Thursday, 15 January 2015

He ain't heavy, he's my brother..

David Cameron at the White House today for two days of talks with Barack Obama. On the agenda: security, particularly the surveillance of American social networking sites, and the troubling picture around the global economy. But the unspoken hope is that the warm glow of an unspoken endorsement from a man who is still more popular here in the UK than any of the party leaders trickles through to the PM.

That the two men's joint op-ed in today's Times echoes may of the core messages of the Conservative re-elect - "security and prosperity go hand in hand" they write - will put a spring in Tory steps this morning. The parallels between the two men are easy to draw - difficult economic inheritance, controversial healthcare law, an opponent who makes people say "there's something strange about that guy" - not to mention flattering to the PM and auguring well for the election in May. 

That Ed Balls is also stateside launching a new economic prospectus for the centre-left that has the fingerprints of Obama administration alumni all over it suggests that the unity between the two principals might not be as significant as the warm words suggest. (He'll also meet with Janet Yellen, the chair of the Federal Reserve, and the Treasury Secretary, Jack Lew.) But the reality for the Opposition is that to the extent that there is any real afterglow to these visits it comes from the photographs and the headlines, all of which put the conversation back to those Conservative sweetspots of security, leadership and the economy.



The poor are being "left behind and entire cities "cast aside", with the Christian values of solidarity replaced by a new creed of "every person for themselves", a volume of essays edited by the Archbishop of York, John Sentamu, and with contributions from the Archbishop of Canterbury, Justin Welby. (Labour peer Andrew Adonis is also among the contributors.) "Entire cities cast aside by Coalition, say Archbishops" is our splash. 


The Mirror's chicken has the PM in his sights over the debates. "Cam Gets Roasting" is their headline. "David Cameron is fast coming to resemble a man invited to a dinner he does not wish to attend but which he finds embarrassing to turn down," our leader despairs, while the FT says that if the PM refuses to back down, the "only alternative" is for the debates to proceed without him.  But the Sun says it's a waste of energy. "They are a hopeless guide to which politician would best lead the country," their leader argues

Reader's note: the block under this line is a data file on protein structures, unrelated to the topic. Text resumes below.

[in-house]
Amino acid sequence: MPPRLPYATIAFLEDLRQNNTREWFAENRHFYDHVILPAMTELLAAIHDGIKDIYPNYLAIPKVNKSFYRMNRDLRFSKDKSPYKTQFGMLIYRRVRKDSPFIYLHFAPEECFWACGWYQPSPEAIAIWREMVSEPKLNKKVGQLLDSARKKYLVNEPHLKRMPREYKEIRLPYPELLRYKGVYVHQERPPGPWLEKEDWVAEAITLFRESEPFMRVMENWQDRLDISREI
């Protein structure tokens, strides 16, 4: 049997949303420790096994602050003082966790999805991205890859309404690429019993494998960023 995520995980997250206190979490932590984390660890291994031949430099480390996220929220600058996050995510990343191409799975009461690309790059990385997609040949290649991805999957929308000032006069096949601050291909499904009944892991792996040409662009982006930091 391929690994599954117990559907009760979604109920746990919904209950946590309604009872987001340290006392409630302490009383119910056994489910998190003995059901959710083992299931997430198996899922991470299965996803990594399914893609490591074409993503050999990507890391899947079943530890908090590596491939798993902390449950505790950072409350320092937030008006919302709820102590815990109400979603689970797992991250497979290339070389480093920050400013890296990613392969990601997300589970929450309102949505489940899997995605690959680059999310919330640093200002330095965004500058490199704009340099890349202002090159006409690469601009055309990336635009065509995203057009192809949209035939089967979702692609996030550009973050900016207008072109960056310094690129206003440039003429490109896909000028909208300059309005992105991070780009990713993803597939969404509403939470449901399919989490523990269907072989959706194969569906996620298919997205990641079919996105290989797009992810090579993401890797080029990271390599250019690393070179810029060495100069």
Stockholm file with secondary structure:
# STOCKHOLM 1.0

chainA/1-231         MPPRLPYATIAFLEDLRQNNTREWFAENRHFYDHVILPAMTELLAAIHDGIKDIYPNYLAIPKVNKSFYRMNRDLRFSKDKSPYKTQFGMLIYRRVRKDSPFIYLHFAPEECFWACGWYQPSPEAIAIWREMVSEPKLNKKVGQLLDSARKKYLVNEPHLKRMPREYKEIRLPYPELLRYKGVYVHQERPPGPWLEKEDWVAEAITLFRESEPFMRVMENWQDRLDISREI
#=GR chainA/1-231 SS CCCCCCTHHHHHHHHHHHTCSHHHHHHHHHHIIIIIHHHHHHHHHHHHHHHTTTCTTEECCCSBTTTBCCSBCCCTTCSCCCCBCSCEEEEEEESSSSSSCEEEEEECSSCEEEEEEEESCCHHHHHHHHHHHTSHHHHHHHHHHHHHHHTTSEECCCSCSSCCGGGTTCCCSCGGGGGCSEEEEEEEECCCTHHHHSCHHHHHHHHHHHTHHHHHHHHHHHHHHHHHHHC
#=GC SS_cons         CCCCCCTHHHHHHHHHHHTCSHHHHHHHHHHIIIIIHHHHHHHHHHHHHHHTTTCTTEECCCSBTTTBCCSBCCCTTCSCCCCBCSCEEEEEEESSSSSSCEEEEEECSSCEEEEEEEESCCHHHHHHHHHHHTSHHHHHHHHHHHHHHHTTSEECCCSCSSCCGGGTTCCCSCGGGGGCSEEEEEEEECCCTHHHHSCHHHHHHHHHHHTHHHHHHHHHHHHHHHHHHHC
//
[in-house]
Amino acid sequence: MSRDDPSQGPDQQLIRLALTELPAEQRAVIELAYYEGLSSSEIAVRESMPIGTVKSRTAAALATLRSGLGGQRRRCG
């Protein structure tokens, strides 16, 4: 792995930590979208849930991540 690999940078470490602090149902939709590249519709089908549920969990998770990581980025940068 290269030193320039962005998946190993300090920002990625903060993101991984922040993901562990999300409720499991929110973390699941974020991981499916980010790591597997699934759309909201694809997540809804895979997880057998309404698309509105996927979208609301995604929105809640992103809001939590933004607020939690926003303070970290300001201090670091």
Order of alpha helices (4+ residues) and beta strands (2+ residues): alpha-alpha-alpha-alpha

BP is expected to announce the conclusion of a major jobs review in the wake of the collapse of oil prices, which is lead to job losses north of the border, Simon Johnson reports. Nicola Sturgeon has been criticised for "going missing" during the oil price crisis. 


Celebrities and campaigners including Bill Gates, Mat Damon and Malala Yousafzai will join forces to launch an international campaign, Action/2015, to persuade global leaders to make 2015 the defining year in the battle against poverty and climate change, Patrick Wintour reports in the Guardian. Ed Miliband will meet 15-year-old representatives of the campaign today and deliver his first speech on international development since becoming Labour leader today. He will commit a Labour government to bringing the number of people in living in extreme poverty down to zero by 2030. 


Membership of the Green Party will overtake Ukip within a week, new research predicts. The party's UK-wide membership is now at 40,789 to Ukip's 41,514. (The Liberal Democrats have 44,576.) Nigel Morris has the story in the Indy.


The comedian Al Murray's alter-ego, the Pub Landlord, will stand in Thanet South where Nigel Farage is aiming to become an MP. Thanet South's MP, Laura Sandys, isn't pleased. "There are enough comedians standing there already," Ms Sandys tells the Times' Laura Pitel


Slight snafu with the chart widget means that it's still yesterday's picture.. Today's figures see all the parties unchanged on yesterday regardless, fortunately. 

You can get in touch with me by pressing "reply" or on Twitter.  Our cartoon is the work of Christian Adams - a gallery of his work is available here. 


Conservatives 33% Labour 33% Liberal Democrat 8% Ukip 15% Greens 6%

YouGov:  Conservatives 32% Labour 34% Liberal Democrat 7% Ukip 15% Green 6%


@rafaelbehr: They should do debates without Cameron. Then Cameron should show up anyway. Maybe drunk. "Clegg, get yer coat. We're leaving."


James Kirkup - Running scared from the leaders' debates, the PM looks like Gordon Brown

Peter Oborne - The Tory machine is gearing up to back Boris Johnson

From elsewhere

David Aaronovitch - The weasels of 'free speech' need strangling(Times)

George Eaton - Cameron and Miliband are more servants than masters of their parties (NS)


1030 LONDON: Ed Miliband speech to the ONE campaign on international development and climate change.

1900 LONDON: The Lord Mayor of the City of London's annual London Government Dinner attended by mayor of London Boris Johnson. 


Commons: 0930

Culture, Media and Sport Questions.

Women and Equalities Questions.

A statement on the future business of the House.

Two backbench business debates: i) Contaminated blood ii) Transatlantic Trade and Investment Partnership.

A short debate on the future medical support for pancreatic cancer.

Westminster Hall:

1330: National commissioning of NHS specialised services.

Lords: 1000


A debate on the natural environment, green transport and protecting wildlife.

A short debate on the pressures facing accident and emergency services.

A debate on mental health care provision

A short debate on reducing maternal and neonatal mortality in the developing world.